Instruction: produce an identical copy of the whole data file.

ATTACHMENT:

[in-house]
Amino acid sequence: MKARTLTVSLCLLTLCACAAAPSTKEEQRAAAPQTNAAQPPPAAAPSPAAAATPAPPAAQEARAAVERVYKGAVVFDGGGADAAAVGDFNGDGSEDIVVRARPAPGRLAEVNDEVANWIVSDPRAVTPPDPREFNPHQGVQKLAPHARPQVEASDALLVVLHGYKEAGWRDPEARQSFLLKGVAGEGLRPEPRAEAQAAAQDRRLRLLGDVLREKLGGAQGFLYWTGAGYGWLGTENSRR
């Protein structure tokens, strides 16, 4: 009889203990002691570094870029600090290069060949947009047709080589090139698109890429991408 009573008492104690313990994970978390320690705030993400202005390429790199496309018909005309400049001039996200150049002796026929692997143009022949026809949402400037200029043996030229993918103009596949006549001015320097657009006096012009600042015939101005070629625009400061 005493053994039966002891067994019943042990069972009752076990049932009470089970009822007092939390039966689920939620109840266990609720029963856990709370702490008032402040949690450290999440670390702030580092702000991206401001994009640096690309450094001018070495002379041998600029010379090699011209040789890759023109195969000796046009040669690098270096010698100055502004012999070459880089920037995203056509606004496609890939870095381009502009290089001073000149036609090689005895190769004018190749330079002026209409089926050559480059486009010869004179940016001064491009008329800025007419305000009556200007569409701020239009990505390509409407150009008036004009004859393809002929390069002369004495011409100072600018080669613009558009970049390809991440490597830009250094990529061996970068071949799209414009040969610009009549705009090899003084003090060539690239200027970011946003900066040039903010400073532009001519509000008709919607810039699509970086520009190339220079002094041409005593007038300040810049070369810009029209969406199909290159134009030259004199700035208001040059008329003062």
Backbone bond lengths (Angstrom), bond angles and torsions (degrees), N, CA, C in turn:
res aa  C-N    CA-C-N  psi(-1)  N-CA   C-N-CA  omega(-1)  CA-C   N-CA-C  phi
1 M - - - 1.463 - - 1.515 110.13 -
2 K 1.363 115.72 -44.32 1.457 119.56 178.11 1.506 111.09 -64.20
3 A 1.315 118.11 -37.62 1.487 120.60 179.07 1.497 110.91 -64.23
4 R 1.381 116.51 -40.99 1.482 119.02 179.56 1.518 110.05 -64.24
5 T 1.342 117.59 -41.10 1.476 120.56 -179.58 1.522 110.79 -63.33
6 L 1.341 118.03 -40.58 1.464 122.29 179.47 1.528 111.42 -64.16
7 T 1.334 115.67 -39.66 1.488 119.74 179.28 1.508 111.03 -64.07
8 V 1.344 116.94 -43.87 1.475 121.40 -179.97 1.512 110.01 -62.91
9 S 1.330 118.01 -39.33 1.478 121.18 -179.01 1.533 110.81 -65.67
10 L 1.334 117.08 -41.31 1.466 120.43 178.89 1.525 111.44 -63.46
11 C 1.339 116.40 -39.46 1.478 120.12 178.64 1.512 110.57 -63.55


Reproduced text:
[in-house]
Amino acid sequence: MKARTLTVSLCLLTLCACAAAPSTKEEQRAAAPQTNAAQPPPAAAPSPAAAATPAPPAAQEARAAVERVYKGAVVFDGGGADAAAVGDFNGDGSEDIVVRARPAPGRLAEVNDEVANWIVSDPRAVTPPDPREFNPHQGVQKLAPHARPQVEASDALLVVLHGYKEAGWRDPEARQSFLLKGVAGEGLRPEPRAEAQAAAQDRRLRLLGDVLREKLGGAQGFLYWTGAGYGWLGTENSRR
């Protein structure tokens, strides 16, 4: 009889203990002691570094870029600090290069060949947009047709080589090139698109890429991408 009573008492104690313990994970978390320690705030993400202005390429790199496309018909005309400049001039996200150049002796026929692997143009022949026809949402400037200029043996030229993918103009596949006549001015320097657009006096012009600042015939101005070629625009400061 005493053994039966002891067994019943042990069972009752076990049932009470089970009822007092939390039966689920939620109840266990609720029963856990709370702490008032402040949690450290999440670390702030580092702000991206401001994009640096690309450094001018070495002379041998600029010379090699011209040789890759023109195969000796046009040669690098270096010698100055502004012999070459880089920037995203056509606004496609890939870095381009502009290089001073000149036609090689005895190769004018190749330079002026209409089926050559480059486009010869004179940016001064491009008329800025007419305000009556200007569409701020239009990505390509409407150009008036004009004859393809002929390069002369004495011409100072600018080669613009558009970049390809991440490597830009250094990529061996970068071949799209414009040969610009009549705009090899003084003090060539690239200027970011946003900066040039903010400073532009001519509000008709919607810039699509970086520009190339220079002094041409005593007038300040810049070369810009029209969406199909290159134009030259004199700035208001040059008329003062």
Backbone bond lengths (Angstrom), bond angles and torsions (degrees), N, CA, C in turn:
res aa  C-N    CA-C-N  psi(-1)  N-CA   C-N-CA  omega(-1)  CA-C   N-CA-C  phi
1 M - - - 1.463 - - 1.515 110.13 -
2 K 1.363 115.72 -44.32 1.457 119.56 178.11 1.506 111.09 -64.20
3 A 1.315 118.11 -37.62 1.487 120.60 179.07 1.497 110.91 -64.23
4 R 1.381 116.51 -40.99 1.482 119.02 179.56 1.518 110.05 -64.24
5 T 1.342 117.59 -41.10 1.476 120.56 -179.58 1.522 110.79 -63.33
6 L 1.341 118.03 -40.58 1.464 122.29 179.47 1.528 111.42 -64.16
7 T 1.334 115.67 -39.66 1.488 119.74 179.28 1.508 111.03 -64.07
8 V 1.344 116.94 -43.87 1.475 121.40 -179.97 1.512 110.01 -62.91
9 S 1.330 118.01 -39.33 1.478 121.18 -179.01 1.533 110.81 -65.67
10 L 1.334 117.08 -41.31 1.466 120.43 178.89 1.525 111.44 -63.46
11 C 1.339 116.40 -39.46 1.478 120.12 178.64 1.512 110.57 -63.55